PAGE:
Now, research from Morgan Stanley suggests that the odds of a full-blown bear market, with a 20 percent correction, are on the rise. The investment bank already has a year-end target for the S&P 500 about 10 percent below current levels. While that would still lead to an up year for the market, it would also take a lot of current profits off the table. For now, extreme caution in the market is the name of the game.
Now here’s the rest of the news:
The $700 Billion Gimmick at the Center of Biden’s Tax Plan –Eric Boehm, Reason
Biden’s plan will raise taxes on individuals earning as little as $30,000 annually by 2027, but that’s just a trick to make the overall cost look lower… [Read Here]
September 21, 2020
Stocks continued their recent slide on Friday, as many big tech names faced analyst downgrades, adding some salt in the wound to the recent selloff.
Even worse, the drop on Friday allowed the S&P 500 Index to slide under its 50-day moving average. In the short-term, that’s a bearish indicator that there’s more trouble ahead, and another 10 percent decline may be in the cards for the next few weeks.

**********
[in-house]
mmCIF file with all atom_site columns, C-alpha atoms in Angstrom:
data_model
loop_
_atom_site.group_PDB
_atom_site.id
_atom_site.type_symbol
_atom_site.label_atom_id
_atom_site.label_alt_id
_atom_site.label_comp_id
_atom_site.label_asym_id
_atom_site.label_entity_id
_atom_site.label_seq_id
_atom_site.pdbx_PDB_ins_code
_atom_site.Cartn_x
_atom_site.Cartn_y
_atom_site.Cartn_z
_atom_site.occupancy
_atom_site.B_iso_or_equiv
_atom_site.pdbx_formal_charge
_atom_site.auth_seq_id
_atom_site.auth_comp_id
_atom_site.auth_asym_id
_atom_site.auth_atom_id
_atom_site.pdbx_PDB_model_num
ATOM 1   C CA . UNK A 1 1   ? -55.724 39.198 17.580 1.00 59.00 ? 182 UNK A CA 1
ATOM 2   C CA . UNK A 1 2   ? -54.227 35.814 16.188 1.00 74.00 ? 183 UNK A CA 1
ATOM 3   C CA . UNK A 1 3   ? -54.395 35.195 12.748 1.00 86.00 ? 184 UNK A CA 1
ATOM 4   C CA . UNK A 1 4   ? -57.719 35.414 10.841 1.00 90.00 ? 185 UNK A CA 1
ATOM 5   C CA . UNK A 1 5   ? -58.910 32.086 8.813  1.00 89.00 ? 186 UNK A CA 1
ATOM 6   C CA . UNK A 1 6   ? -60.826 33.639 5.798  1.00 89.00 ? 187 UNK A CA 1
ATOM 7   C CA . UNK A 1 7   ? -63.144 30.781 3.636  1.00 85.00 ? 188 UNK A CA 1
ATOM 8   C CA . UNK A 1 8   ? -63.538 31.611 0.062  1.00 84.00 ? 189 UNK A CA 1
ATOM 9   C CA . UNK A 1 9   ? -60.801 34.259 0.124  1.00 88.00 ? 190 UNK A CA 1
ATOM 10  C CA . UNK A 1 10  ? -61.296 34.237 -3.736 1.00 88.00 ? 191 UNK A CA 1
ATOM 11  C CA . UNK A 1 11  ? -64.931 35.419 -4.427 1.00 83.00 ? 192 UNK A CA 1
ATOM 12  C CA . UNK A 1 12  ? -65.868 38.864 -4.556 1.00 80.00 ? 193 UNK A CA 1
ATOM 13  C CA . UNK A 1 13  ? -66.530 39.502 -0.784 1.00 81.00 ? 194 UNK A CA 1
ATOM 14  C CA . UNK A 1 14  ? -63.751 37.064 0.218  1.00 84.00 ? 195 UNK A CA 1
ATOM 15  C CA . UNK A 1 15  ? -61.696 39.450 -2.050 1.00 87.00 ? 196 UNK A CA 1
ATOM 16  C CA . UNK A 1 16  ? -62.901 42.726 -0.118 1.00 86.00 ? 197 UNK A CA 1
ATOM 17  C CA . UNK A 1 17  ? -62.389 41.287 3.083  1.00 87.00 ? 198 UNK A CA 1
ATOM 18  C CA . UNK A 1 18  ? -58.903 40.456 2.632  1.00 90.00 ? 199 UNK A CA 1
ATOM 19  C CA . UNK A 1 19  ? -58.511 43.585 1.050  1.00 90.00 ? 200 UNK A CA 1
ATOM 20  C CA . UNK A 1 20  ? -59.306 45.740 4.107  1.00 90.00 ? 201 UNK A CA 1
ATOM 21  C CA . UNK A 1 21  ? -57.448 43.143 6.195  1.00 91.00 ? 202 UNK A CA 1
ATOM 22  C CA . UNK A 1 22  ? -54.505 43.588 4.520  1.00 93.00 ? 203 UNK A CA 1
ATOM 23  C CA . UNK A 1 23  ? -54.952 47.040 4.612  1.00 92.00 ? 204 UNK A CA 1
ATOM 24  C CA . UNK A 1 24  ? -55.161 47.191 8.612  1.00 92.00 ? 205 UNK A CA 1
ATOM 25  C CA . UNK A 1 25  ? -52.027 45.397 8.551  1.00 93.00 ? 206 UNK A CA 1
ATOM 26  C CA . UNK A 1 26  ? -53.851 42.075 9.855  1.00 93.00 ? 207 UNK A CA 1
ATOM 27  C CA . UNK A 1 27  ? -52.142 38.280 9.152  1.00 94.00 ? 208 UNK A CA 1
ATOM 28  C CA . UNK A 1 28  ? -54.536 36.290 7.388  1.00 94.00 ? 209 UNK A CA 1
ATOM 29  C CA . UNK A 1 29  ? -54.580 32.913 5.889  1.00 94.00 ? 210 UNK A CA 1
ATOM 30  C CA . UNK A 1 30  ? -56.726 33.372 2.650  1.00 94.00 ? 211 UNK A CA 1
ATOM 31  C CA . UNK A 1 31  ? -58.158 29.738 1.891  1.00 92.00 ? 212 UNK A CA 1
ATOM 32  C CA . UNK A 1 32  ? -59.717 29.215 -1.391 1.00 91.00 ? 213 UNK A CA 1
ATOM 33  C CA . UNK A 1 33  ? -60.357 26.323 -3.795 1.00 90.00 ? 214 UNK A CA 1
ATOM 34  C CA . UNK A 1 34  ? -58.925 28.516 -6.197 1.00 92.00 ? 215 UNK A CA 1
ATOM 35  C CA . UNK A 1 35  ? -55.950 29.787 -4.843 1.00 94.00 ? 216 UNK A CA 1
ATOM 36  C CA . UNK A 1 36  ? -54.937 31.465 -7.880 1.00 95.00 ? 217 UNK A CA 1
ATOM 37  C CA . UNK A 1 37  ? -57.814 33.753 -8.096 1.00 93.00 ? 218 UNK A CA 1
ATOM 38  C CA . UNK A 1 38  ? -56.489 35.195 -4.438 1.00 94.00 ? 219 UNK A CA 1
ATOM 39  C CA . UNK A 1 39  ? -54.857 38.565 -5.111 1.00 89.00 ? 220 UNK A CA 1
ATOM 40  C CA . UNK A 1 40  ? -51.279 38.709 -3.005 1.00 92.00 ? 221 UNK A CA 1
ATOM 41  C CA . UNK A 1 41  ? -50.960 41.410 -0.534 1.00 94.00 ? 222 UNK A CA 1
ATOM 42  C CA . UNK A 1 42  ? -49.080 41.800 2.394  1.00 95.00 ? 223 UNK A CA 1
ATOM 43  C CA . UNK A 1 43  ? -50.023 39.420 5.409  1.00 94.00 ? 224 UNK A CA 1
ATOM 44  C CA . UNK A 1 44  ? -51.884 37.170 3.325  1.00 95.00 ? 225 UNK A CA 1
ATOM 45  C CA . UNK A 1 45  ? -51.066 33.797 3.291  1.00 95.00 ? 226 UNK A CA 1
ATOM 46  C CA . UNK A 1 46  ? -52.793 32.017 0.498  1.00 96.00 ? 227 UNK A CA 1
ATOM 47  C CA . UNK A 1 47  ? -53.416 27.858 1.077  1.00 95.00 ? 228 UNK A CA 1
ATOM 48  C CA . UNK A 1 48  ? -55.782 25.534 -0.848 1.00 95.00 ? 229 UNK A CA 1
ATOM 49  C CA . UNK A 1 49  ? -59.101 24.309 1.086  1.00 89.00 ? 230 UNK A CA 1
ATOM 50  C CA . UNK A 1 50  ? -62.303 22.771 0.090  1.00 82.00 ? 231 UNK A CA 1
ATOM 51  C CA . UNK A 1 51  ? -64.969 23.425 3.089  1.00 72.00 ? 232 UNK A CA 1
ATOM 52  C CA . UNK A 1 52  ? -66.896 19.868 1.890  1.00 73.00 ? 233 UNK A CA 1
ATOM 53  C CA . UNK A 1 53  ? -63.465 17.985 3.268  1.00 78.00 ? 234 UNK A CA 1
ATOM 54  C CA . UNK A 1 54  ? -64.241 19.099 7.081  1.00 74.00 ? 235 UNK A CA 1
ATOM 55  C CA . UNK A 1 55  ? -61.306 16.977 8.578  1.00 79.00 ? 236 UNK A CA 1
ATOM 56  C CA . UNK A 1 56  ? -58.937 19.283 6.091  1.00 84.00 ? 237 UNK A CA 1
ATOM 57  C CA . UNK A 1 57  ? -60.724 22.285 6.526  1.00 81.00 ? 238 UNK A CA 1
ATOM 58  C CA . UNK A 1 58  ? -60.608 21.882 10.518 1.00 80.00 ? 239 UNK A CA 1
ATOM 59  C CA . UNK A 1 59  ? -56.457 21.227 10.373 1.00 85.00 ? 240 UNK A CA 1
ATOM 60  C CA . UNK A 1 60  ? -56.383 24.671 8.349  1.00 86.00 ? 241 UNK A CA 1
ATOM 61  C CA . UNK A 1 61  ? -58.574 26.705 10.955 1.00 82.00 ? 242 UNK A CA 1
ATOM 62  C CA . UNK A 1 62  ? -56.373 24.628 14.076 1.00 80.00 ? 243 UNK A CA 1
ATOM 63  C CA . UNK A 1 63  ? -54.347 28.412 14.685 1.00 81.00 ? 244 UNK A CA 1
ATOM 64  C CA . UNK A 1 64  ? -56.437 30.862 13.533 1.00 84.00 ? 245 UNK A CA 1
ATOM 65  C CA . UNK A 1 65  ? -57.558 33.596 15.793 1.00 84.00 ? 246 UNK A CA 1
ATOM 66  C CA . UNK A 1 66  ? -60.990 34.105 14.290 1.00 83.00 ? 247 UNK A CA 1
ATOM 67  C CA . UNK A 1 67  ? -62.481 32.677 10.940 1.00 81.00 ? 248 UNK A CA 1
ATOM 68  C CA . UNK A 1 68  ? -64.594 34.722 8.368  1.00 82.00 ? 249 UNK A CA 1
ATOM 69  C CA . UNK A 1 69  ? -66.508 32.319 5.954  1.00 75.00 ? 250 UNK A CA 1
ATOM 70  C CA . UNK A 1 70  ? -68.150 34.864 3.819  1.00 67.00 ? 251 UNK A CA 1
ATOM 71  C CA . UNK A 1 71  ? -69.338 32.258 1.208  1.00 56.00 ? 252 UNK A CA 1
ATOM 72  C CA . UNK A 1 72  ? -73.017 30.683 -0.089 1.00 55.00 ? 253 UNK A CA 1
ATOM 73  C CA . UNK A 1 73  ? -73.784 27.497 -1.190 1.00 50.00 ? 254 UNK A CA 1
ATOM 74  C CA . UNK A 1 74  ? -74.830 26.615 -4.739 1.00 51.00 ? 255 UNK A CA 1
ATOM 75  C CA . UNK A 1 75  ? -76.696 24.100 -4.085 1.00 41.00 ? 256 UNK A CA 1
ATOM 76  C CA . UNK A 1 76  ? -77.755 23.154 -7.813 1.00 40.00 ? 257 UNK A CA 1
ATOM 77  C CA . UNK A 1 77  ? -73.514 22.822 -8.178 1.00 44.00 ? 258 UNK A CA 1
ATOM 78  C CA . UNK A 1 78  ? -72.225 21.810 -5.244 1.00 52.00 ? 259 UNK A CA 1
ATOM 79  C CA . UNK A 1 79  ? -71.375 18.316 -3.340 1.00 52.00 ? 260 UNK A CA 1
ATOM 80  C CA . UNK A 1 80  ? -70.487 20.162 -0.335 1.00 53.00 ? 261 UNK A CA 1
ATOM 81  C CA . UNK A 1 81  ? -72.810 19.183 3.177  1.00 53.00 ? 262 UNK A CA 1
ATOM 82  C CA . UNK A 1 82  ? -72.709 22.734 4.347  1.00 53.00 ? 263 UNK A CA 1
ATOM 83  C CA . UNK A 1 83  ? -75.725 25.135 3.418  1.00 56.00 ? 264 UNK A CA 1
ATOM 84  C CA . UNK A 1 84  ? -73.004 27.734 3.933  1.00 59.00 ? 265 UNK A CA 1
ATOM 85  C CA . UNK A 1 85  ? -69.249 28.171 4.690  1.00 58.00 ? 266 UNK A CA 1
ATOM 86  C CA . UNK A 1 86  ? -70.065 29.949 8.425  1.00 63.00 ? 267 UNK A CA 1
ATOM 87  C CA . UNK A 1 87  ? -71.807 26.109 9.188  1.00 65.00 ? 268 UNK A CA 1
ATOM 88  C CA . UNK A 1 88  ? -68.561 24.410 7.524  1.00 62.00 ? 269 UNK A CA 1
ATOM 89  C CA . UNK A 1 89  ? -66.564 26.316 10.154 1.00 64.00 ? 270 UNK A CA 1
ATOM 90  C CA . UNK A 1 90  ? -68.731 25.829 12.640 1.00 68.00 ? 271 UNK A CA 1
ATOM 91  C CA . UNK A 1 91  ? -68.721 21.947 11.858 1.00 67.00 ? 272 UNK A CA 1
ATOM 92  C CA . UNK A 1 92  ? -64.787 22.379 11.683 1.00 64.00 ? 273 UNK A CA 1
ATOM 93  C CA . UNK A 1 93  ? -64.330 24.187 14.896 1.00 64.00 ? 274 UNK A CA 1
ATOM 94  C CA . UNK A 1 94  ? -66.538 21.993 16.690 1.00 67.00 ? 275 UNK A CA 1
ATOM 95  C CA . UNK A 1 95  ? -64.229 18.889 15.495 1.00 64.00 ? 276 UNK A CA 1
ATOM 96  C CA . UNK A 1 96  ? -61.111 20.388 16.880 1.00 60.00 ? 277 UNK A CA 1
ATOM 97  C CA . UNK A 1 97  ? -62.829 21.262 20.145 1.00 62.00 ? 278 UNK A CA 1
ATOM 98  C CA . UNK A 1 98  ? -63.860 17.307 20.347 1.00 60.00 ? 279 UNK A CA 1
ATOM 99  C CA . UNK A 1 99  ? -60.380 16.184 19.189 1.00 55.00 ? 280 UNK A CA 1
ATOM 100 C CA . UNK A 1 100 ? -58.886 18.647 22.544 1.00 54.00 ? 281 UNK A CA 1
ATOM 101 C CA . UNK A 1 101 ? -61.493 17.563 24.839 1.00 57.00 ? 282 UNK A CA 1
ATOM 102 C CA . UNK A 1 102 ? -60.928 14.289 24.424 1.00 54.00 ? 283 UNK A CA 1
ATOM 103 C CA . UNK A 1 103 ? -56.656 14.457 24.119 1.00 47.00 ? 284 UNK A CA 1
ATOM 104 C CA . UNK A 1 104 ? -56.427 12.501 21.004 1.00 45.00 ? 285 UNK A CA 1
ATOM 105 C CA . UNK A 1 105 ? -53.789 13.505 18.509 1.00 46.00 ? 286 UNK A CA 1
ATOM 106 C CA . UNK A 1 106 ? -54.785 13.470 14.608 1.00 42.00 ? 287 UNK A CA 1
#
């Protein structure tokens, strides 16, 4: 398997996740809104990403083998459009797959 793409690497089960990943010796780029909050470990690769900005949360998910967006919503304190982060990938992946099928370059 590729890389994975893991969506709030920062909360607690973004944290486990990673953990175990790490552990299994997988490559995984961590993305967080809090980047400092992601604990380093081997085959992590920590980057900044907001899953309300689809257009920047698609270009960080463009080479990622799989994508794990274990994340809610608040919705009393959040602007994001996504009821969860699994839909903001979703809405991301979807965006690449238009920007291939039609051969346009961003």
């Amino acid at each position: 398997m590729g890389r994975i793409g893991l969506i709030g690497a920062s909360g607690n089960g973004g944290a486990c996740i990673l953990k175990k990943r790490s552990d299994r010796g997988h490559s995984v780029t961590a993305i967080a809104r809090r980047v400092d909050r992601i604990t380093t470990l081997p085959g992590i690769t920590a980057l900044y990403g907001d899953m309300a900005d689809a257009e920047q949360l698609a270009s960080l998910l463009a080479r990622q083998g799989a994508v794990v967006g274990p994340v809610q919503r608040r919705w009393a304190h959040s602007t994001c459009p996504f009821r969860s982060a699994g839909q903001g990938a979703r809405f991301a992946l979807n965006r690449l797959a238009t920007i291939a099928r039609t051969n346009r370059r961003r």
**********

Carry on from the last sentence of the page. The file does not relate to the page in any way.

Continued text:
Now here’s the rest of the news:
Gold Price Could Double
“I think the drivers for gold strength not only remain but actually have been strengthened. Central bank money printing isn’t really solving problems, it’s delaying the problem. Gold will benefit purely from being a physical asset that you cannot print.” –Diego Parrilla
September 21, 2019
In aa era of over-the-top corporate CEO’s, Patrick Byrne often vies for the top spot. Having announced his resignation from Overstock.com, he also filed a Form 4 showing that he sold his entire stake in the company, worth around $90 million.
With that wealth, Byrne reports that he’s looking to invest the pile of dough into gold, silver, and cryptocurrencies, where he dabbled while running Overstock. His rationale? To keep his wealth outside the hands of the “deep state.”
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Just got handed a copy of Harvey Mackay’s Nationally Syndicated Weekly Column Distributed In 100 Newspapers Around The Country…